By Joe LaGuardia
On the first day of school over a month ago, I did what I always do every year and walk each of my children to their classes to personally drop them off.
My daughter, ready to start her day, practically ran ahead of me and my son to get to class. My son, on the other hand, wasn’t so sure about the day. By the time we got to his class, I was tripping over him because he was holding on to my leg so tightly.
As any father would do, I tried to put on my best game face when we entered: I unpacked his book bag and pointed out toys spread throughout the room, and “Wow—wee, this is going to be a great day!”
His eyes became puffy, and I saw a tear well up in his eye.
Before entering the building I told my children that I would visit each of them once more before leaving to work. Now that I dropped off my son, I had to go back to check on my daughter. I told him that I had to visit his sister, that I would be back to see him too before I left. He was a bit clingy, but he let me go.
When I returned to my son’s classroom, I was him and his teacher standing at the threshold of the classroom door. I heard his teacher say, “See, I told you your daddy would be right back.”
I couldn’t get my son out of my mind that whole day, how he stood at the threshold with anticipating, anxious eyes—eyes that trusted in the single promise that I would return.
Psalm 27:14 tells us to “Wait upon the Lord, be strong and let your heart take courage.” Like my son waiting for me in the threshold of the classroom, we have found ourselves waiting eagerly for the Lord so many times in our own life.
We’ve waited on the Lord for employment, for retirement, for that doctor’s appointment we’ve been anticipating, or for that diagnosis or prognosis. Caregivers wait for care receivers to find resources, fulfill obligations, and receive much-needed health benefits that lighten the load for the entire family.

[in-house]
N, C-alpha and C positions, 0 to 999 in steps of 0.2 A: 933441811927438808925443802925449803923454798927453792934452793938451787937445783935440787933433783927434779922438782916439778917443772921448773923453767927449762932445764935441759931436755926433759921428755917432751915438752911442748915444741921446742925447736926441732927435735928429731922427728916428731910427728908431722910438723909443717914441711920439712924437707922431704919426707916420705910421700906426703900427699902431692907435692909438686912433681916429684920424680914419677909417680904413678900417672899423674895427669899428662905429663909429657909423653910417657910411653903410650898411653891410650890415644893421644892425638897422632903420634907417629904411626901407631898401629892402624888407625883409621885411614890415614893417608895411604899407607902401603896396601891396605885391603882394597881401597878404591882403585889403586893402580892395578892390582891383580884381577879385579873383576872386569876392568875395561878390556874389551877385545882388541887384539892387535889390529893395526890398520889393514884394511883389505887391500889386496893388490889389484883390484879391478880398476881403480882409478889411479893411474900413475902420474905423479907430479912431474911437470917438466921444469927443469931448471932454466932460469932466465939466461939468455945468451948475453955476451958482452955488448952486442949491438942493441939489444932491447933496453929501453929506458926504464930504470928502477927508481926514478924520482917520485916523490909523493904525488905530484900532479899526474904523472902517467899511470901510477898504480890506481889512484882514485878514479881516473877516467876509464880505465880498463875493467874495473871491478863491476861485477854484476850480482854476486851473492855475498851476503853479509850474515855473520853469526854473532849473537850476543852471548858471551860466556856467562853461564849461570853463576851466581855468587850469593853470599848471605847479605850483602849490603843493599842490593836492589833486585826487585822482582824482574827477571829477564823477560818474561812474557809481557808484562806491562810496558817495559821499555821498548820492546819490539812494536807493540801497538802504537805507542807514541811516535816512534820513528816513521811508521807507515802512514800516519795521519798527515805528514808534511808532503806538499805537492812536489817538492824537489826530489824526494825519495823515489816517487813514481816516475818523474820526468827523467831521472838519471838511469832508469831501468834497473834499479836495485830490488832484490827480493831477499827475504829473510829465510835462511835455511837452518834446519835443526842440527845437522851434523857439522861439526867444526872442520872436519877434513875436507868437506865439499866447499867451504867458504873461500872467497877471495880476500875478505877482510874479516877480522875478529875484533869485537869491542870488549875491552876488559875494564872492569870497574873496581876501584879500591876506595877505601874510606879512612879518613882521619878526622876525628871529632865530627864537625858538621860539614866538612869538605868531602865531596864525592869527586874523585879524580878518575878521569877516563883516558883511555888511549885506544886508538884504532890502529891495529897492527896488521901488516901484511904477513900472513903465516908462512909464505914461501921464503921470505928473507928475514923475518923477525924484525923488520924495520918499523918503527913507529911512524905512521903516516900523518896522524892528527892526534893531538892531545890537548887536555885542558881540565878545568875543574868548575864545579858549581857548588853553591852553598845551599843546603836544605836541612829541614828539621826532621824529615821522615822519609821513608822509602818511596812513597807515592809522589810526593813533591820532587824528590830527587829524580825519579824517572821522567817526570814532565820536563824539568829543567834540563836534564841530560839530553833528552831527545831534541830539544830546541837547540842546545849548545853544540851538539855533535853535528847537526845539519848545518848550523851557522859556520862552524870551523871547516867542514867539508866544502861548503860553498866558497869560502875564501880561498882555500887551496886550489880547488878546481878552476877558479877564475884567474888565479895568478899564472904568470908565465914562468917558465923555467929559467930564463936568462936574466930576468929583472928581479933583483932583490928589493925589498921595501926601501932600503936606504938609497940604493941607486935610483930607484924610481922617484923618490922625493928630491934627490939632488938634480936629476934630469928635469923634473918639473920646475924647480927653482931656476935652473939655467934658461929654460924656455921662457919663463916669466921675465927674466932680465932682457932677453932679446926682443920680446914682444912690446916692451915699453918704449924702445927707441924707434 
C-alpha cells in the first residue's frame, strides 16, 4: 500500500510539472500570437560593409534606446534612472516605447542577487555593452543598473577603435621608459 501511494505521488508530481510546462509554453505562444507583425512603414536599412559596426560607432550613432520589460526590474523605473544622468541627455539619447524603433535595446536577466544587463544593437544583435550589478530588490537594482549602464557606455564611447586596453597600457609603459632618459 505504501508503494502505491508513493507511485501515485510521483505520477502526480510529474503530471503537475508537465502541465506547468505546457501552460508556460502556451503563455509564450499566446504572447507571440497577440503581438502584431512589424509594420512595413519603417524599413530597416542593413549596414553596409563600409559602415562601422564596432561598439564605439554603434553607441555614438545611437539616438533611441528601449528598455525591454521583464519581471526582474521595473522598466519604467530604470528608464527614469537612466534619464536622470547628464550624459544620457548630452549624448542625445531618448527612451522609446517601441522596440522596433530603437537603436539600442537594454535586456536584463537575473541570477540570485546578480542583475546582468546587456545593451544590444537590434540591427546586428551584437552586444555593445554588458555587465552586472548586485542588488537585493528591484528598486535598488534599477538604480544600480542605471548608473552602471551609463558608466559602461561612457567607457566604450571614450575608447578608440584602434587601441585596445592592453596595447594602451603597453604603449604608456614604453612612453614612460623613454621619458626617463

Often, our anticipation turns into a slow prayerful meditation with a hope that the Lord will work a miracle. Some of us are still waiting for our prayers to be answered.
Waiting is hard work and, too often, we end up moving on and doing our own thing because we get impatient or anxious. While we toil while the Lord tarries, our own trust and faith in him begins to wane and decay.
Its times like that when I think of Abraham and Sarah and God’s promise to let them bear a child. God’s promise of an heir came to Abraham in the middle of his life. I’m sure, because of his age, Abraham expected that promise to come to fruition quite quickly; Sarah had been barren, and she certainly wasn’t a spring chicken by the time she and Abraham left Ur at the Lord’s bidding.
So by the time we get to Genesis 15, we find a very anxious and uncertain Abraham, tossing and turning under the weight of having to wait so long. It was in his darkest and most worrisome hour, however, that Abraham received a vision of the Lord.
“Do not be afraid,” God told Abraham, “I am your shield, and your reward will be great…You shall have an heir and your offspring shall number as many as there are stars in the sky.”
I could picture Abraham standing at his threshold door even after that night like my son, waiting for the return of the Lord and the promise that some time, some day, God would follow through with allowing Sarah to bear a child.
When God and God’s Word encourages us to “wait upon the Lord,” it is an active waiting that makes us aware of where God is at work. Like Abraham hearing from the Lord, our own waiting fine-tunes our spiritual ears to perceive in the Spirit what God might be telling us to do today. It’s filled with a hope to expect the unexpected at the least expected hour, and to place our trust in Christ every step of the way.
When God does show up, I picture the Holy Spirit, hands upon our shoulders reassuring us, “See, I told you your Father would come back.”